In quantum computing, it’s not just the computers themselves that are hard to build. They also need sophisticated quantum algorithms—specialized software that’s tailored to get the best out of the machines.
Alán Aspuru-Guzik has gained an impressive reputation in academic circles by developing these kinds of algorithms, and now he’s taking them to a wider market. A Harvard University professor (who’s moving to the University of Toronto) and a 2010 member of MIT Technology Review’s Innovators under 35 list, he is the cofounder of a company called Zapata Computing, which launched today with $5.4 million in announced funding. Zapata’s ultimate goal is to be a kind of quantum-algorithm superstore, offering a broad range of ready-made software that companies can use to tap the immense processing power quantum computers promise to deliver.
Since the field of quantum computing is so new, only a small band of experts today can create advanced software that will work on the machines. Essentially, Zapata wants companies to be able to use the technology without needing an in-house quantum specialist.
The excitement around quantum computers stems from the fact that instead of digital bits, which represent either 1 or 0, they use “qubits,” which can be in both states at once thanks to a phenomenon known as superposition. Another almost mystical quality, called entanglement, means that qubits can influence one another even if they’re not physically connected.
Adding extra qubits affords an exponential increase in the computing power of quantum machines, which may soon be able to outperform even the top supercomputers at a limited range of tasks. That’s the good news; the not-so-good news is that qubits tend to lose their delicate quantum state after mere milliseconds. Changes in temperature, or even the tiniest of vibrations, can also disrupt them and throw errors into their calculations (see “Google thinks it’s close to quantum supremacy. Here’s what that really means”).
This is where quantum algorithms come in. They run a specific calculation on a quantum machine as quickly and efficiently as possible, and they can often help mitigate errors. “Think of it like tuning a guitar,” says Aspuru-Guzik. “Just as you adjust the strings so they’re in harmony, we can play with various parameters until a quantum circuit is tuned for a particular application.”
Zapata has already negotiated an exclusive license with Harvard to the algorithms Aspuru-Guzik and his team developed there. The company’s goal, says Zapata CEO Chris Savoie, is to develop algorithms for a range of computers, and Aspuru-Guzik and his team have already been working with big quantum hardware makers like IBM and Google, as well as with smaller ones like Rigetti Computing and IonQ. These firms are also working on their own algorithms, but the view is that more software innovation is good for the nascent market. “This is where you want to see a lot of different ideas fill out the space,” says Jerry Chow, who heads IBM’s experimental quantum computing effort.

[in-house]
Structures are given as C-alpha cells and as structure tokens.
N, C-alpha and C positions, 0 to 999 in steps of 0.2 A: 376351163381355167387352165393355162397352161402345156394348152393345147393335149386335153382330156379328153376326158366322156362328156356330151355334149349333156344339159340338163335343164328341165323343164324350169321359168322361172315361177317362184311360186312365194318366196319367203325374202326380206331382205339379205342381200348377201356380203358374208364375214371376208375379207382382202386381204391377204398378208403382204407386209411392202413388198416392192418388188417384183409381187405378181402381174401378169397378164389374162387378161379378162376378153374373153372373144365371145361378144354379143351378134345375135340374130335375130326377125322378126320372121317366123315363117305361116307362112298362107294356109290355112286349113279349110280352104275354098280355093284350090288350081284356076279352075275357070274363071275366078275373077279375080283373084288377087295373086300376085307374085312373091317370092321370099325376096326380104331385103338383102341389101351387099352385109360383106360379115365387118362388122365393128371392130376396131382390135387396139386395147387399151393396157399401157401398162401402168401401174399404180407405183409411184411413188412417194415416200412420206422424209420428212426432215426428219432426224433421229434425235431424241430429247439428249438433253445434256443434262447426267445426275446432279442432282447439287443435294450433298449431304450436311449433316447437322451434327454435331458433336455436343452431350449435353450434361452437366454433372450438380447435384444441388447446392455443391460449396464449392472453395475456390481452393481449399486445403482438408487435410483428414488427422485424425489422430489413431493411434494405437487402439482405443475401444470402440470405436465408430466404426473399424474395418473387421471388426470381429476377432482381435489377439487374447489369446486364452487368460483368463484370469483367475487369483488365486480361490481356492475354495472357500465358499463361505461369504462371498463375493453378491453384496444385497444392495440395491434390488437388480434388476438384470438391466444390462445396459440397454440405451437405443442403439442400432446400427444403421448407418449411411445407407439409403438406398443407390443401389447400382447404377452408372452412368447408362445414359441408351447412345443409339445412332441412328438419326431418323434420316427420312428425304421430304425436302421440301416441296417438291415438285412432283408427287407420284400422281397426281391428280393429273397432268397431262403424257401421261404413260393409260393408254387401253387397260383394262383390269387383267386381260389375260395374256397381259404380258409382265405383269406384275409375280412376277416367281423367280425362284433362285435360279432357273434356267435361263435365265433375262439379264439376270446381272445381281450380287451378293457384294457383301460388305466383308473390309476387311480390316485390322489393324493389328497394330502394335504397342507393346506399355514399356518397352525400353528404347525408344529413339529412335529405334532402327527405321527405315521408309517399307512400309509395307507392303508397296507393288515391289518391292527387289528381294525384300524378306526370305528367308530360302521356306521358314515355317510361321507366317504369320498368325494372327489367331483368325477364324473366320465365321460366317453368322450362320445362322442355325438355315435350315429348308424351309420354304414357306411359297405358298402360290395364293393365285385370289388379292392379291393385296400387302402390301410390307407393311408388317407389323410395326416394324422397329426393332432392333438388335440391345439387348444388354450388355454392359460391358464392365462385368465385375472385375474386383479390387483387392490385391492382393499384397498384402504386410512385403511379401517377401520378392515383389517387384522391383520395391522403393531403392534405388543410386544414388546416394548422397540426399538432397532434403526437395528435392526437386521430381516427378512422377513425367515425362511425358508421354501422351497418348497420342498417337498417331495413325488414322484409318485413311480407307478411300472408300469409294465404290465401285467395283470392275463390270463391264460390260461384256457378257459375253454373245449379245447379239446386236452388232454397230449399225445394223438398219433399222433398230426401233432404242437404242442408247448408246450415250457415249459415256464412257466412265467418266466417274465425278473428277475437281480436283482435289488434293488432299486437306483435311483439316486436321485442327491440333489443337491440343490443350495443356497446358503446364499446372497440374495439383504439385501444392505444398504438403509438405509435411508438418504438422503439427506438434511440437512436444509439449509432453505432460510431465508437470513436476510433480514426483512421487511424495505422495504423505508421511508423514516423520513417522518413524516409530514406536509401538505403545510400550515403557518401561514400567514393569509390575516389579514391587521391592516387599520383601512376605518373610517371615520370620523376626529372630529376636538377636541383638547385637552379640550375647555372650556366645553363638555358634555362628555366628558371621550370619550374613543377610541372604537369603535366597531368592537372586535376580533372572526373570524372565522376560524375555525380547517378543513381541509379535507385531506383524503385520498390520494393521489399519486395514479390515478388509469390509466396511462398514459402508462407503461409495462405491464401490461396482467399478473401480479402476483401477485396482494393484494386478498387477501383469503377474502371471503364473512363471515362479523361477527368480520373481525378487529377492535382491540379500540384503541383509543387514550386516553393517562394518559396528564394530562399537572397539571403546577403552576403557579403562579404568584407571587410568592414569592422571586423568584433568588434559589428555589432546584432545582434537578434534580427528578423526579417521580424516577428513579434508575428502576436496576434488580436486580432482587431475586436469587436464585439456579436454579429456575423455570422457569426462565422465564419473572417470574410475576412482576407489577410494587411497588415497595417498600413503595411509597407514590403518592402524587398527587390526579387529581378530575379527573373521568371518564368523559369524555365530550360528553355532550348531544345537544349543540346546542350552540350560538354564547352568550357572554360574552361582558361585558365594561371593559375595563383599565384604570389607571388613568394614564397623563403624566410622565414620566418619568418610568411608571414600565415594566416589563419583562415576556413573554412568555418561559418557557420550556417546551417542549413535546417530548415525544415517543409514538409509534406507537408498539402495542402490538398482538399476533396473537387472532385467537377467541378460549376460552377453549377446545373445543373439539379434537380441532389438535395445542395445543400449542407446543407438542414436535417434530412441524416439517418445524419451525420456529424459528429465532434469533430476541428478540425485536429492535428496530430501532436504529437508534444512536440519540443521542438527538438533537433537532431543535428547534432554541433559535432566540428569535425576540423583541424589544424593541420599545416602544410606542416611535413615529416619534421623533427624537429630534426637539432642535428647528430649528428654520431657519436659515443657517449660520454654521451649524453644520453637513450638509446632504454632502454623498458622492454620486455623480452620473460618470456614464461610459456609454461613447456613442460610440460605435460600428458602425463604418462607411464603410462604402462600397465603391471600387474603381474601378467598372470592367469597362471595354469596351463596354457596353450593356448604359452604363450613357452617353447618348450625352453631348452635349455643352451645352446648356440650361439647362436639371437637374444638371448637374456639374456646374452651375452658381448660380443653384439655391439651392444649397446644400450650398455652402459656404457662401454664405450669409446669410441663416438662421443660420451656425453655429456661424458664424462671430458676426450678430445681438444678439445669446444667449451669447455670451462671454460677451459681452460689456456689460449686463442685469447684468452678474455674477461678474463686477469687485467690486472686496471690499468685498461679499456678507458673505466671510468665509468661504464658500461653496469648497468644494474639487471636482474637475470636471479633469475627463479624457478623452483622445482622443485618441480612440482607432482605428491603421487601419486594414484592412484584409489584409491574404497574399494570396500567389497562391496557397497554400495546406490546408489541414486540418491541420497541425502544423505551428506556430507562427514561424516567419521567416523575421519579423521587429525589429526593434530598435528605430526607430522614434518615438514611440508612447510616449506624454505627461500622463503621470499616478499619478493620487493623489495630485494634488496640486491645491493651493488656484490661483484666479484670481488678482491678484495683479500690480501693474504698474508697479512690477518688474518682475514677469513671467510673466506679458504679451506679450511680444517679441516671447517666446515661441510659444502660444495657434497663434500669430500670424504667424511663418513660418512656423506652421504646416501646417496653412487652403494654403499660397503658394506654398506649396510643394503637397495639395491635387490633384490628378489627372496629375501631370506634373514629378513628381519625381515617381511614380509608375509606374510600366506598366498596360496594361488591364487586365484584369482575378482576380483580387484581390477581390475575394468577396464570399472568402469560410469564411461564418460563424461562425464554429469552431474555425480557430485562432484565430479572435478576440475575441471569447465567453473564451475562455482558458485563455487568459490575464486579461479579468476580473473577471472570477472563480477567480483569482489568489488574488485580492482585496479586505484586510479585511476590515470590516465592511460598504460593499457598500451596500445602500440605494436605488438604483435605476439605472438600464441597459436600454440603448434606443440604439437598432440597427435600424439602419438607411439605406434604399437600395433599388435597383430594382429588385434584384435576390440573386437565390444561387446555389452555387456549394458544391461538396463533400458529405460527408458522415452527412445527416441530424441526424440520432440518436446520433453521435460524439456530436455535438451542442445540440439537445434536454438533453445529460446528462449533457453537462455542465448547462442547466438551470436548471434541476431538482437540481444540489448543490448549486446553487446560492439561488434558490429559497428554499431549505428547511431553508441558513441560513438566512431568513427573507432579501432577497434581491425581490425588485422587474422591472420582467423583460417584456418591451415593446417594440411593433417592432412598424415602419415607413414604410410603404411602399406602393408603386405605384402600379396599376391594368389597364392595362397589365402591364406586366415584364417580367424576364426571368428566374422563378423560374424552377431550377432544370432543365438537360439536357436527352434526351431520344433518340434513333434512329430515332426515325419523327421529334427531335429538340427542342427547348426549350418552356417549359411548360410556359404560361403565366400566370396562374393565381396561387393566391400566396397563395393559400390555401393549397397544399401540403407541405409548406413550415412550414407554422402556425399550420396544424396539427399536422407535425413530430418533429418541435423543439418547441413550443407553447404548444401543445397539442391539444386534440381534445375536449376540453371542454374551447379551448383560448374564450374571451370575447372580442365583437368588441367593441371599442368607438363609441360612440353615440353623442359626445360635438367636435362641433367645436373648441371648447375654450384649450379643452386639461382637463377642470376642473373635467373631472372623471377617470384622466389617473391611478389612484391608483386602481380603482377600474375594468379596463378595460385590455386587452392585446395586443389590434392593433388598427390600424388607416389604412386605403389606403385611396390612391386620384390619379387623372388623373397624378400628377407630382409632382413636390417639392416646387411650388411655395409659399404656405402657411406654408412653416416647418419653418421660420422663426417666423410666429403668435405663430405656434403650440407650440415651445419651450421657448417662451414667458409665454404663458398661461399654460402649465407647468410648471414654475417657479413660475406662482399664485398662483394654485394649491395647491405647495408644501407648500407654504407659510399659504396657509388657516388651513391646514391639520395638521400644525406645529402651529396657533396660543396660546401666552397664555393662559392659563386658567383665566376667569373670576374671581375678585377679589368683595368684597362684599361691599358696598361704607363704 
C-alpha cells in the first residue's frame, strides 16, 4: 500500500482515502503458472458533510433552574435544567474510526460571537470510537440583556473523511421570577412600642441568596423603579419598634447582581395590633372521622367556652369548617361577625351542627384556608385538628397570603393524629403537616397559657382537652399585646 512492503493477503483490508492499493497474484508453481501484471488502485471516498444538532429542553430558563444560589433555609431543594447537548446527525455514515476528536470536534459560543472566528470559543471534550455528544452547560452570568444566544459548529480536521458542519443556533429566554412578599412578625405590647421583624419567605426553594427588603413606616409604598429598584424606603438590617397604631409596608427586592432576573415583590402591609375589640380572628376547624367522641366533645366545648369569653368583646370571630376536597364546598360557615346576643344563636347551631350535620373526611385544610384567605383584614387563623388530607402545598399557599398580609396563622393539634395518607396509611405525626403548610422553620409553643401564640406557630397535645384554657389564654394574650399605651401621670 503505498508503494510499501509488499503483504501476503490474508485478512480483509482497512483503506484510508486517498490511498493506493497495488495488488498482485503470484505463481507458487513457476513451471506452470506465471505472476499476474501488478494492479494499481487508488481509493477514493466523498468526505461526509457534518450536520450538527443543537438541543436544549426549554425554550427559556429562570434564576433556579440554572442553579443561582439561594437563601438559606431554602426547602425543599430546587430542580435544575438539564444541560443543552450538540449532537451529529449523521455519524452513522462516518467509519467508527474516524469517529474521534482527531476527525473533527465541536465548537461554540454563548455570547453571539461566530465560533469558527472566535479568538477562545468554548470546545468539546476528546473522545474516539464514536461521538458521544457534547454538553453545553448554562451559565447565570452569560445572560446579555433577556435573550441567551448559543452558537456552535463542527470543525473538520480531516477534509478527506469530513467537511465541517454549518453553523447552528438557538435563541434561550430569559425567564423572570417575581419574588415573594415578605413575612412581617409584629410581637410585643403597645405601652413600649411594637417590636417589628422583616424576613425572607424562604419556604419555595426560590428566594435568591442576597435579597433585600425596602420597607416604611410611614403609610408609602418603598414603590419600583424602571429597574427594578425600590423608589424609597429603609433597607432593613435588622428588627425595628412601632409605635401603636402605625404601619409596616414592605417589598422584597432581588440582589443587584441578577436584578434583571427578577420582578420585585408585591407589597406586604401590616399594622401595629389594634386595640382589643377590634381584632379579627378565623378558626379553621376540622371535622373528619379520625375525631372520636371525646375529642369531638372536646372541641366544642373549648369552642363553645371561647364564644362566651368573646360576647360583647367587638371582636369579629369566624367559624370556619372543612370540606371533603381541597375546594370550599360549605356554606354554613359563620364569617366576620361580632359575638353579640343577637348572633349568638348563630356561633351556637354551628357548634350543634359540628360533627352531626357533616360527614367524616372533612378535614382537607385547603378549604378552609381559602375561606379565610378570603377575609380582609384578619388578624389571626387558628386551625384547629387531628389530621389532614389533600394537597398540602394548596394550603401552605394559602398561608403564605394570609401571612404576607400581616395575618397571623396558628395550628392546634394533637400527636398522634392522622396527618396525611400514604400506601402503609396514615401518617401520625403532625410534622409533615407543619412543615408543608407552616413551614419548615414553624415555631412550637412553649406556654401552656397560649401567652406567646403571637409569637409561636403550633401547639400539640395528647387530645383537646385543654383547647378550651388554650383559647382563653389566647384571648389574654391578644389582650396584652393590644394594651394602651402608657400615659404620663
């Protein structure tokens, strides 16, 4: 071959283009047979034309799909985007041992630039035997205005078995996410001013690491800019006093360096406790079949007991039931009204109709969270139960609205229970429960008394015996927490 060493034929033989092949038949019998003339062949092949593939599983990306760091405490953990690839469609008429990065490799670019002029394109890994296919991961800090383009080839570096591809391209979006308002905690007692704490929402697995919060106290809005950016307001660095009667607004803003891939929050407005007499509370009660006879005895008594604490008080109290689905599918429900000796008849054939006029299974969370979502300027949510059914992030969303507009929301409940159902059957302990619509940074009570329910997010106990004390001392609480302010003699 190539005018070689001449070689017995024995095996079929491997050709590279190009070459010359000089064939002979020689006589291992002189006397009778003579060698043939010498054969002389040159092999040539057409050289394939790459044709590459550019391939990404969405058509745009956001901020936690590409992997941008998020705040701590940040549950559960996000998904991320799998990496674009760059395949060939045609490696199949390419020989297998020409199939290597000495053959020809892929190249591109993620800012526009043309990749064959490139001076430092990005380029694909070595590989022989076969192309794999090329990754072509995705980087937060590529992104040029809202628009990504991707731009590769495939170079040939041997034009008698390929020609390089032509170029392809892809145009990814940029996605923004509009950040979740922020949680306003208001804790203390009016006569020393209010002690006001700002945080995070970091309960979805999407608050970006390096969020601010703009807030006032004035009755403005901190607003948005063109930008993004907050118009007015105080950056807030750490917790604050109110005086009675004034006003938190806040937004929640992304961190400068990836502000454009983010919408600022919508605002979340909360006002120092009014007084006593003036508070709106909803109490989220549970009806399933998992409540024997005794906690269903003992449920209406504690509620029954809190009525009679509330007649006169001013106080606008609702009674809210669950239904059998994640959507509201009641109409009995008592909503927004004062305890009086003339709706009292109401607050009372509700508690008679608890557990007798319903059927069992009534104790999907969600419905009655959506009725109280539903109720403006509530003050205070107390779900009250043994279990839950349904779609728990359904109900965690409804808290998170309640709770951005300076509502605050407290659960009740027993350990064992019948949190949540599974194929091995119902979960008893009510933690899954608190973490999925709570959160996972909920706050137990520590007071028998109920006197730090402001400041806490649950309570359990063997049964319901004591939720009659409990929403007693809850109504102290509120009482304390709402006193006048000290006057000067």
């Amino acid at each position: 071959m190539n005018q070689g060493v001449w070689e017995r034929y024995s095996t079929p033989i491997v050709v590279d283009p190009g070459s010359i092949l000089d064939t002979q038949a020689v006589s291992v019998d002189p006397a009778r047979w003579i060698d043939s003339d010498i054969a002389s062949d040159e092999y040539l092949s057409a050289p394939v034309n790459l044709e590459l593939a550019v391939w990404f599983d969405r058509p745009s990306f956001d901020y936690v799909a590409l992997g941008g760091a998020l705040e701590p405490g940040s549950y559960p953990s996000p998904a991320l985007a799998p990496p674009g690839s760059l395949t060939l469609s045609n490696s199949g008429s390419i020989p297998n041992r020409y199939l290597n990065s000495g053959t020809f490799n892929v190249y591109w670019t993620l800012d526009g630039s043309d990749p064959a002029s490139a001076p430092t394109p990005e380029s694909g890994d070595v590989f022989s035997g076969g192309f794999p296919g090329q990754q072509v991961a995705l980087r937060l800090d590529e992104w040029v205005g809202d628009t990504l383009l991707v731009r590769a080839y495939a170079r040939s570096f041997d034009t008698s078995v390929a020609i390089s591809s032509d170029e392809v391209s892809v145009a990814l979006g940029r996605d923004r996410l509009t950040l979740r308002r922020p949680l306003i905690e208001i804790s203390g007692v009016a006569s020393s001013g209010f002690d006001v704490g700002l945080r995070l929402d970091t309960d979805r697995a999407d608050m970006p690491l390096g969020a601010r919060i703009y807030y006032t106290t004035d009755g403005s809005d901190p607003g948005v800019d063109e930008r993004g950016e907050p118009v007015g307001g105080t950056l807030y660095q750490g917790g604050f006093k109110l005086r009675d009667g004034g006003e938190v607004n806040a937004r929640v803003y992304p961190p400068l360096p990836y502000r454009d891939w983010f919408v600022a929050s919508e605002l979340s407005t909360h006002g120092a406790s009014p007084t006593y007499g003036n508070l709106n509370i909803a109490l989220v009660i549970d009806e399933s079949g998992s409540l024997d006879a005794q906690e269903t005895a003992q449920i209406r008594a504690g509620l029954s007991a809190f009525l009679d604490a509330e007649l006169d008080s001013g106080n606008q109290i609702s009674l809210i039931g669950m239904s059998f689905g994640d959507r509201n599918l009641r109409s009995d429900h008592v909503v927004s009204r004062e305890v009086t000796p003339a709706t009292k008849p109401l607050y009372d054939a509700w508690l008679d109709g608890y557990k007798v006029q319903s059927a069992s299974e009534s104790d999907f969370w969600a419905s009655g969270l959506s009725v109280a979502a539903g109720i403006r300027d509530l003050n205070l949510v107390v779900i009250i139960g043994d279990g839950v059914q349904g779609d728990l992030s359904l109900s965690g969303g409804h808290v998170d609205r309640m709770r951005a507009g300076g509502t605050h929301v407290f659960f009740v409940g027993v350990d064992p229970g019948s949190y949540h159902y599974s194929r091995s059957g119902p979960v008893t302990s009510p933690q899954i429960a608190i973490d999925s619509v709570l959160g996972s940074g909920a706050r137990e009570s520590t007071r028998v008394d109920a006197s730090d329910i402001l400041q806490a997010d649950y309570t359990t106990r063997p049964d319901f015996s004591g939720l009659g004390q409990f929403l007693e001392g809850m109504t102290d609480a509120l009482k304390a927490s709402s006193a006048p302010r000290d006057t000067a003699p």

If its strategy works, Zapata could end up with a bird’s-eye view of how various applications perform on a wide range of quantum computers, giving it a big advantage in the market. Still, it’s unclear whether quantum computing is going to make a difference in some areas, such as machine learning—though there are some early signs it might. So it may take quite some time to build up a broad portfolio of algorithms.
In the short term, Zapata plans to focus mainly on algorithms for chemistry and materials. Aspuru-Guzik has pioneered methods for modeling molecules, a notoriously difficult task even with today’s best supercomputers, and there’s hope that quantum computers will soon be able to turbocharge such simulations. That could lead to advances such as more efficient batteries and new light-emitting molecules for displays. A team at IBM has already used a quantum machine to model a small molecule made of three atoms, and some researchers have wondered about combining quantum circuits with dueling neural networks in an effort to dream up new molecules.
Zapata’s financial backers, which include Pillar VC and The Engine, an MIT fund that invests in companies working on “tough technologies,” are betting that more applications for quantum computing will eventually open up—and that there’ll still be too few researchers who can create the sophisticated algorithms needed. Reed Sturtevant of The Engine thinks there are “less than a hundred” of these researchers worldwide today, and Aspuru-Guzik and four former members of his research group, who are also joining him and Savoie as cofounders, are among them. If Sturtevant is right, Zapata’s talent grab could lead to a quantum leap in its future profits.
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